- Allow student to choose whether student wants to participate in special instructional programs or classes for pregnant students. Student can participate if student wants to, but we cannot pressure a student to do so. The alternative program must provide the same types of academic, extracurricular and enrichment opportunities as student’s school’s regular program.
- Allow student to participate in classes and extracurricular activities even though student are pregnant and not require student to submit a doctor’s note unless a doctor’s note from all students who have a physical or emotional condition requiring treatment by a doctor. We must not require a doctor’s note from student after student have been hospitalized for childbirth unless it requires a doctor’s note from all students who have been hospitalized for other conditions.
- Provide student with reasonable adjustments, like a larger desk, elevator access, or allowing student to make frequent trips to the restroom, when necessary because of student’s pregnancy.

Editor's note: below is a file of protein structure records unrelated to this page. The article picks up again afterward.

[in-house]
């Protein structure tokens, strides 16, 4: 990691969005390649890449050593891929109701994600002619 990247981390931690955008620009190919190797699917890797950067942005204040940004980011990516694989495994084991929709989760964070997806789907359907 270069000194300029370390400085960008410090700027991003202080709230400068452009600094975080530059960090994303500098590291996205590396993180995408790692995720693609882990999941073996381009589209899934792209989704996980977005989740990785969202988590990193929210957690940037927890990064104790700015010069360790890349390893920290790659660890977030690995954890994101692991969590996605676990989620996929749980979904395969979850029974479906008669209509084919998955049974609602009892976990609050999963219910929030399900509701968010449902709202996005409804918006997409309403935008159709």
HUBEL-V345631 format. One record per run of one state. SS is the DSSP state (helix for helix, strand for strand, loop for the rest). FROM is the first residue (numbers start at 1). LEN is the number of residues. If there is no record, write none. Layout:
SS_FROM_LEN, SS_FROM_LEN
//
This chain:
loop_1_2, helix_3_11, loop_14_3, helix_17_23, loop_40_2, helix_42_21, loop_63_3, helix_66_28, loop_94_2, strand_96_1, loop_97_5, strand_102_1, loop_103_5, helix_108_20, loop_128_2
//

Excused Absences and Medical Leave – we MUST:
- Excuse absences due to pregnancy or childbirth for as long as student’s doctor says it is necessary.
- Allow student to return to the same academic and extracurricular status as before student’s medical leave began, which should include giving student the opportunity to make up any work missed while the student was out.
- Ensure that faculty understand the Title IX requirements related to excused absences/medical leave. Student’s instructor may not refuse to allow student to submit work after a deadline student missed because of pregnancy or childbirth. If student’s instructor’s grading is based in part on class participation or attendance and student missed class because of pregnancy or childbirth, student should be allowed to make up the participation or attendance credits student didn’t have the chance to earn.
- Provide pregnant students with the same special services it provides to students with temporary medical conditions. This includes homebound instruction/at-home tutoring/independent study.
David Cross, Ed.D.
Director EEO/Compliance, Title IX Coordinator